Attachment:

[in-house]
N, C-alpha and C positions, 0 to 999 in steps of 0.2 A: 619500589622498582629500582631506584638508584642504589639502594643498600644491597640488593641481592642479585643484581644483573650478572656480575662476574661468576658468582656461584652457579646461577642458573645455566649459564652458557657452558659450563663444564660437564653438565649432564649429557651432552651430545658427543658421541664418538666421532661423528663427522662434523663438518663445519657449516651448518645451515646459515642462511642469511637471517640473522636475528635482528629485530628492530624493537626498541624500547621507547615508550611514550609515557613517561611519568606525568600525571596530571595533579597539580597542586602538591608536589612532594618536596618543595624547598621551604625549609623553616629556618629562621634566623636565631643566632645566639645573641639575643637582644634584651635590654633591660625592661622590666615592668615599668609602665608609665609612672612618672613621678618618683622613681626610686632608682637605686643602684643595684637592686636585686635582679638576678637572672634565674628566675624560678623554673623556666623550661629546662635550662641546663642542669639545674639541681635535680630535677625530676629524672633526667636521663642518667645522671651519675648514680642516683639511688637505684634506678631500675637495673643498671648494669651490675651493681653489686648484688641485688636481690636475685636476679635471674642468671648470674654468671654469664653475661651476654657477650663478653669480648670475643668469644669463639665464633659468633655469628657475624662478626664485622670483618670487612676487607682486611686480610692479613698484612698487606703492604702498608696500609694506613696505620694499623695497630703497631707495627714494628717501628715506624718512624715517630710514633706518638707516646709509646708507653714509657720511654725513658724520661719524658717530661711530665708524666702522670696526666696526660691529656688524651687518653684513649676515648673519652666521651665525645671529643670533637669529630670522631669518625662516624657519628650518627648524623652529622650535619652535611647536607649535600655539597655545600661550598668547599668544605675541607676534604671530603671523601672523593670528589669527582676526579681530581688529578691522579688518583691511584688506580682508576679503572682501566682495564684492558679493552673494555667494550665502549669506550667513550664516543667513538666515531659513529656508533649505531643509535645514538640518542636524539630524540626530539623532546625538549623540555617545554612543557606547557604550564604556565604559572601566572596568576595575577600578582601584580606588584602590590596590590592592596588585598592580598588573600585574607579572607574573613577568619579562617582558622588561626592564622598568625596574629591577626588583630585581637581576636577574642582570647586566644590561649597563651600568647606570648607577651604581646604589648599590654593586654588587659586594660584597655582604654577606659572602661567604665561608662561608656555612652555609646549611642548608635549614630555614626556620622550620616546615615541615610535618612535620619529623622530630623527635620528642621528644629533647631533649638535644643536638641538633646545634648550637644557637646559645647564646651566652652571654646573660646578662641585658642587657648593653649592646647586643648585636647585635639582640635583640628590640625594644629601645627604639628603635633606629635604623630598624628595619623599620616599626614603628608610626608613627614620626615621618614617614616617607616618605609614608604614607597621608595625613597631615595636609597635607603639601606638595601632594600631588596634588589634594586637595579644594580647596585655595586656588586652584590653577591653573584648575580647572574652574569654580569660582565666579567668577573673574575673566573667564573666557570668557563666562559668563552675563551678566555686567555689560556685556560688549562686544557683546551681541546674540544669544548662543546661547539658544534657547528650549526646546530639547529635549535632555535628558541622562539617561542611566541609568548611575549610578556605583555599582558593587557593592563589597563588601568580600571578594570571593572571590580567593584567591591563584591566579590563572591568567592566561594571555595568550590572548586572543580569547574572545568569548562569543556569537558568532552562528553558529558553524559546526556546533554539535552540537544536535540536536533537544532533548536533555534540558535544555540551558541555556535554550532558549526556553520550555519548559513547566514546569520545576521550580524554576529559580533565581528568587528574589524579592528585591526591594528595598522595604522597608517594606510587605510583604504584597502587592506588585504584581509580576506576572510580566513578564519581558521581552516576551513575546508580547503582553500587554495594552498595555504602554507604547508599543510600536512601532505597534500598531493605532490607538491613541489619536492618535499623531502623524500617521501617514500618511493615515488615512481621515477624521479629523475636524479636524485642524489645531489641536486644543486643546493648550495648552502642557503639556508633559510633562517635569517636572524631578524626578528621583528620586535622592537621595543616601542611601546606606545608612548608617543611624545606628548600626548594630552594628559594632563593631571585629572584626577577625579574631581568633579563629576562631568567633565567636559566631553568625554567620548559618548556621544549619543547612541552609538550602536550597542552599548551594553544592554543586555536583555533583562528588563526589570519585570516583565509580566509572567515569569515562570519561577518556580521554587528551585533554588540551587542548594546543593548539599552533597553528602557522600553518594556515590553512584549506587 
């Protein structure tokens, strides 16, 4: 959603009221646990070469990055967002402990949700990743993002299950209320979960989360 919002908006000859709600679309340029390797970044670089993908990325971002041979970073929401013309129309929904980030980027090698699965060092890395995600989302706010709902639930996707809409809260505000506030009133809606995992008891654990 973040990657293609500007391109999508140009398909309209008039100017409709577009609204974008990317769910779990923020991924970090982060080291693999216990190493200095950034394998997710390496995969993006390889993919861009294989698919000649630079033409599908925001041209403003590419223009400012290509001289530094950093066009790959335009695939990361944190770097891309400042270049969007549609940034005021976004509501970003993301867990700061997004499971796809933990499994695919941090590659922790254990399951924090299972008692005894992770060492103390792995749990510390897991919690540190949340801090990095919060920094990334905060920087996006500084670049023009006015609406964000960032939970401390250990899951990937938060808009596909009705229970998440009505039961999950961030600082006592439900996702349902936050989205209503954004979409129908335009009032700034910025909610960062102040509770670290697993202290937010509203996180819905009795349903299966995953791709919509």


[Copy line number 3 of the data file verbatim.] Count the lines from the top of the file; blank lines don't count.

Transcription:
């Protein structure tokens, strides 16, 4: 959603009221646990070469990055967002402990949700990743993002299950209320979960989360 919002908006000859709600679309340029390797970044670089993908990325971002041979970073929401013309129309929904980030980027090698699965060092890395995600989302706010709902639930996707809409809260505000506030009133809606995992008891654990 973040990657293609500007391109999508140009398909309209008039100017409709577009609204974008990317769910779990923020991924970090982060080291693999216990190493200095950034394998997710390496995969993006390889993919861009294989698919000649630079033409599908925001041209403003590419223009400012290509001289530094950093066009790959335009695939990361944190770097891309400042270049969007549609940034005021976004509501970003993301867990700061997004499971796809933990499994695919941090590659922790254990399951924090299972008692005894992770060492103390792995749990510390897991919690540190949340801090990095919060920094990334905060920087996006500084670049023009006015609406964000960032939970401390250990899951990937938060808009596909009705229970998440009505039961999950961030600082006592439900996702349902936050989205209503954004979409129908335009009032700034910025909610960062102040509770670290697993202290937010509203996180819905009795349903299966995953791709919509």